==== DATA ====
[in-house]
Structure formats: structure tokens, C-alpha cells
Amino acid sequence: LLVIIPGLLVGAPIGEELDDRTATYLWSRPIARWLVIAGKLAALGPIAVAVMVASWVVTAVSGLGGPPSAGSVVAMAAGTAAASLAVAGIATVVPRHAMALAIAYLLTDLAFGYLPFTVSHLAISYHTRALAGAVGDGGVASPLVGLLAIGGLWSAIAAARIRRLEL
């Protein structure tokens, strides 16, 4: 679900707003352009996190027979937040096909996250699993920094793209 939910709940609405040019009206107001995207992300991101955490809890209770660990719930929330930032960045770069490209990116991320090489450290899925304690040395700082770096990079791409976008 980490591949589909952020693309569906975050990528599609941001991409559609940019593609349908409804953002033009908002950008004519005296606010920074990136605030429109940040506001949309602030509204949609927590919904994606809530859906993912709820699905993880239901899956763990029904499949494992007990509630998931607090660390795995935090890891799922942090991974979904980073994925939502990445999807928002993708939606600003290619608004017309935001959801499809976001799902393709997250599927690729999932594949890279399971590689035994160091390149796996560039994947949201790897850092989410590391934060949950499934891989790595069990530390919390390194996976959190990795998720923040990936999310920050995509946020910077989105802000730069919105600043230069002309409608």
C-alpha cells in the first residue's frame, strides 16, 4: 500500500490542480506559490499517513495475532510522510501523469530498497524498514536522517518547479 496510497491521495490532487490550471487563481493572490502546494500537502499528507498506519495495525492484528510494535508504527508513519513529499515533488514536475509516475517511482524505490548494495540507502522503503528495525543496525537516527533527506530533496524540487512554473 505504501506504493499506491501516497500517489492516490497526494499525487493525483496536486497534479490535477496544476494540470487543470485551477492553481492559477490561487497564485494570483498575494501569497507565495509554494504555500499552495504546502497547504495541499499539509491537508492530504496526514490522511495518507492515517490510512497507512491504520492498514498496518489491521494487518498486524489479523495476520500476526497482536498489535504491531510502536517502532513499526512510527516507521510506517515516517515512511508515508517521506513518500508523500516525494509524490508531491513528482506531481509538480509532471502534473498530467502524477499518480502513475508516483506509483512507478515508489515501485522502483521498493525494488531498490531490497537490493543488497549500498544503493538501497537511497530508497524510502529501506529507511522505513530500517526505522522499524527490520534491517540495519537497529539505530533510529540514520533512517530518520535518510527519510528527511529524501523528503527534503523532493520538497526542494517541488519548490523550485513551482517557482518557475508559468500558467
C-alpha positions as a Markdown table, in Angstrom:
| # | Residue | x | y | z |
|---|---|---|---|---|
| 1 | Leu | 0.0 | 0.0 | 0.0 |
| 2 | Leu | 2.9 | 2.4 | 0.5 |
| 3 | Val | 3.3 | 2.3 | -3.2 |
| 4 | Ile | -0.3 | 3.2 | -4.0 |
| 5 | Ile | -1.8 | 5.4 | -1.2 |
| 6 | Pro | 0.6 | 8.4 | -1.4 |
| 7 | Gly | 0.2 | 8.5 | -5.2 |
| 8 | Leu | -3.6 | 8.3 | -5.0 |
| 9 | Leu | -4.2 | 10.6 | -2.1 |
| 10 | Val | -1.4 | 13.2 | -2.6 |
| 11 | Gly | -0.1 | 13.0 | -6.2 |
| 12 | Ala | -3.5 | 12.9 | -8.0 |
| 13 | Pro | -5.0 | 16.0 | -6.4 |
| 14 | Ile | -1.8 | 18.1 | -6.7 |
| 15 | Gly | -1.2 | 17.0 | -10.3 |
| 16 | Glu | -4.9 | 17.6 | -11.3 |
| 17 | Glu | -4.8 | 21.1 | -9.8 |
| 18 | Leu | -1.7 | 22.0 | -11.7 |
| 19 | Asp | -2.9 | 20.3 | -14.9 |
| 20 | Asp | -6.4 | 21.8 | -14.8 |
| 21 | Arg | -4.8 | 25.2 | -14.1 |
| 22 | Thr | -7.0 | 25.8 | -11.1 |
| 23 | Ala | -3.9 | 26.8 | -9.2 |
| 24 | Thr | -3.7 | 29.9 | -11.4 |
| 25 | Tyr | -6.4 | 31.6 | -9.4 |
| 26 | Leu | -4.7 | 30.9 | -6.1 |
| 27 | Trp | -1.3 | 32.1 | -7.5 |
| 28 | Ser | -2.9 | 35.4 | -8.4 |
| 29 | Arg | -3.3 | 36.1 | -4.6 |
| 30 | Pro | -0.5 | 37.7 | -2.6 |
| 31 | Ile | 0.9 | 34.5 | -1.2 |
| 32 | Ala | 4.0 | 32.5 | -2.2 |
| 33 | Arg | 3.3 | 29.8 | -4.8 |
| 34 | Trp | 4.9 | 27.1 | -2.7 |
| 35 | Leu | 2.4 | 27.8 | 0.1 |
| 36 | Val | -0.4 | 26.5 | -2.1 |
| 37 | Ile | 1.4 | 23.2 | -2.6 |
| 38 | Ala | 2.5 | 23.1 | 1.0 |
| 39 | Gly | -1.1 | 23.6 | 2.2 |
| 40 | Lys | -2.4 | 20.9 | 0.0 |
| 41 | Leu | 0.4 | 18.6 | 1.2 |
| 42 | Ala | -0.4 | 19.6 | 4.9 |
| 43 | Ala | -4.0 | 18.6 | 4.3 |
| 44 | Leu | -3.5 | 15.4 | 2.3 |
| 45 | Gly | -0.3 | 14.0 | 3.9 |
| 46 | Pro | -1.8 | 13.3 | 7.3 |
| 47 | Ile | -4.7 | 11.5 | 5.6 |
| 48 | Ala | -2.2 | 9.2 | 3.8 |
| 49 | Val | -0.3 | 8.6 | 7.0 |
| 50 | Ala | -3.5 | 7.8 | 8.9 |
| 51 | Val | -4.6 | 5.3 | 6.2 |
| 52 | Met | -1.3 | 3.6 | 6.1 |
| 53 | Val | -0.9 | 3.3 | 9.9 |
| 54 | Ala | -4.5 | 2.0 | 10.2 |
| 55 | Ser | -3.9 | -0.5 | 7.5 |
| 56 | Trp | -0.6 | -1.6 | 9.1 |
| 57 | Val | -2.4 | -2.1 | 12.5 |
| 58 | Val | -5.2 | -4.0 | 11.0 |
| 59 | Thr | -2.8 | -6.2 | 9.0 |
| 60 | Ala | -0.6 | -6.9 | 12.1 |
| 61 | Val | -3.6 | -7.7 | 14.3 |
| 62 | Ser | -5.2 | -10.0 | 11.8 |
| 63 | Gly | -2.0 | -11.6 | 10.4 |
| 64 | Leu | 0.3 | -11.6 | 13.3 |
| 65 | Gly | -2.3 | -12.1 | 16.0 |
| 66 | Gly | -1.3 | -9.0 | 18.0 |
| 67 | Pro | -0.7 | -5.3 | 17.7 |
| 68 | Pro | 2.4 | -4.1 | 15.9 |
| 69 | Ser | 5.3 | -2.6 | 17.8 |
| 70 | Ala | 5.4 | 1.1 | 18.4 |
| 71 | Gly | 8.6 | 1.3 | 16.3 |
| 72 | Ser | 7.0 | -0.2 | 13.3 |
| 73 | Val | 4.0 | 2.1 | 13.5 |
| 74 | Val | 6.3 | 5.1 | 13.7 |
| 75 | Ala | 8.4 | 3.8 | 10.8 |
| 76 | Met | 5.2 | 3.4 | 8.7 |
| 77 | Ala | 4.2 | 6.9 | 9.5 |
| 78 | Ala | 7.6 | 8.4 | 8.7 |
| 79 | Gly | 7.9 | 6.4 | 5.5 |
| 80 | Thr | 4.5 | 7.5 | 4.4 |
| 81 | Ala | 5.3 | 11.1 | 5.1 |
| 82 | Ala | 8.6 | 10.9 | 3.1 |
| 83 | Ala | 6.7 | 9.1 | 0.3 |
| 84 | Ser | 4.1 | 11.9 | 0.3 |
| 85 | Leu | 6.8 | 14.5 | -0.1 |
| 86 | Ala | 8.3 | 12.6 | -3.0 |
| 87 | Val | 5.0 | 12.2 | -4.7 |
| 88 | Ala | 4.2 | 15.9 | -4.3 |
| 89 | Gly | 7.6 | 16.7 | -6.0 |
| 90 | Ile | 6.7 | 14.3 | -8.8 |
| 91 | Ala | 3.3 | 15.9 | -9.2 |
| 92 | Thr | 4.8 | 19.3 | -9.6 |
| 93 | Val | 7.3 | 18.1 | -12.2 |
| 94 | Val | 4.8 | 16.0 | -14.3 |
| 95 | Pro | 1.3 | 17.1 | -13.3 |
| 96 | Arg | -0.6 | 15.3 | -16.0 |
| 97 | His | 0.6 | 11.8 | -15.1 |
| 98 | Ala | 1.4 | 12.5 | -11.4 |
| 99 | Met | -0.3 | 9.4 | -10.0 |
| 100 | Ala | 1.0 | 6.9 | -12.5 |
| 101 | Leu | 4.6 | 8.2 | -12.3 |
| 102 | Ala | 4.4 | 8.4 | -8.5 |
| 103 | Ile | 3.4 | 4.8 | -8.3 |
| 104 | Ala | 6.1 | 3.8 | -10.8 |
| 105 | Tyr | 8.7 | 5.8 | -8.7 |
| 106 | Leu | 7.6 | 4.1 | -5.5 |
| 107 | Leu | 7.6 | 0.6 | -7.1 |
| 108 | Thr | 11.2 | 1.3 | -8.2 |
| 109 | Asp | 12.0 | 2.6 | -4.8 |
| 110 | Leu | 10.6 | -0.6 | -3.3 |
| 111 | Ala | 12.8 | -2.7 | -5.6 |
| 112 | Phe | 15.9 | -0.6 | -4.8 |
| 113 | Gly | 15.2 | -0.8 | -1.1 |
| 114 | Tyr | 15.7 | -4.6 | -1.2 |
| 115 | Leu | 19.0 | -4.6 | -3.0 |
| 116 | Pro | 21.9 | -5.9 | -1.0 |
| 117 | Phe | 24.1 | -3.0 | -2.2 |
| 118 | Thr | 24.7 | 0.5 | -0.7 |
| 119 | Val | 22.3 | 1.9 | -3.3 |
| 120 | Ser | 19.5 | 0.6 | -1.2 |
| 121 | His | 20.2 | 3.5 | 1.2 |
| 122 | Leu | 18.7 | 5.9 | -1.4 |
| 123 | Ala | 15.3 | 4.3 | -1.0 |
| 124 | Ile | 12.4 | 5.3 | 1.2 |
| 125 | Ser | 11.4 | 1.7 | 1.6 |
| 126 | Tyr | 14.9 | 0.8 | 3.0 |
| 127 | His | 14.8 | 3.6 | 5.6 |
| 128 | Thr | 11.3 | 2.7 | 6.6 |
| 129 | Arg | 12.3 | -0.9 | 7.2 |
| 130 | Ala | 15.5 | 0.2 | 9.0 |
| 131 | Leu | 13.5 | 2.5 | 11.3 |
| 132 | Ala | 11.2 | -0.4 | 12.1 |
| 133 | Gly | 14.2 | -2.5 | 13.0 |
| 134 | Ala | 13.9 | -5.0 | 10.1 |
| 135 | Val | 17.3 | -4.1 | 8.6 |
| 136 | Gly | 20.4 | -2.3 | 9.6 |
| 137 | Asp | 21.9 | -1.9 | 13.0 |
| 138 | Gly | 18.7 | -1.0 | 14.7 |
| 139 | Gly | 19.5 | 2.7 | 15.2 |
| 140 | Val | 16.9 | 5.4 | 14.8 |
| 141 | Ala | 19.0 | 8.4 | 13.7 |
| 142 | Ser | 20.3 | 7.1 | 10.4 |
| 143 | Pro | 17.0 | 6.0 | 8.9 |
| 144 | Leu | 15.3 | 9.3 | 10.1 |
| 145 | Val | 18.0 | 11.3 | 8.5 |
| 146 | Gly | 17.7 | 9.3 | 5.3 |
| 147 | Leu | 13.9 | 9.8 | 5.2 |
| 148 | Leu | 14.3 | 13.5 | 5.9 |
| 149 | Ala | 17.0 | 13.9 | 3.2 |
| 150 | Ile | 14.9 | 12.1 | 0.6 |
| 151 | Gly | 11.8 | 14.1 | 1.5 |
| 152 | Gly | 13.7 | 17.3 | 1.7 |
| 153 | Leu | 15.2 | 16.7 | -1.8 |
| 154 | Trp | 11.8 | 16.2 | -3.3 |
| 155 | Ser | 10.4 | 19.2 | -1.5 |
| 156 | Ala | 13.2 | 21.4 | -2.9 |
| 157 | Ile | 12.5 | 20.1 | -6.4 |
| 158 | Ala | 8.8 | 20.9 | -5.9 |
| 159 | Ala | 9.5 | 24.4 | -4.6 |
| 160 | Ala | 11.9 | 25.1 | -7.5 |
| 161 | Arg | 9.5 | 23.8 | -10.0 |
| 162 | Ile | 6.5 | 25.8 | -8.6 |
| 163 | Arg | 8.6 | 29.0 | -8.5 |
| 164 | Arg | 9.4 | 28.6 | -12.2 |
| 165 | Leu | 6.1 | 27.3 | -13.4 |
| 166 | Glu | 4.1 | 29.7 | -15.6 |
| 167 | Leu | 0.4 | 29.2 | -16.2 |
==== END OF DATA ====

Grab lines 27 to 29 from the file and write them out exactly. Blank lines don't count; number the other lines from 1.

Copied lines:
| 19 | Asp | -2.9 | 20.3 | -14.9 |
| 20 | Asp | -6.4 | 21.8 | -14.8 |
| 21 | Arg | -4.8 | 25.2 | -14.1 |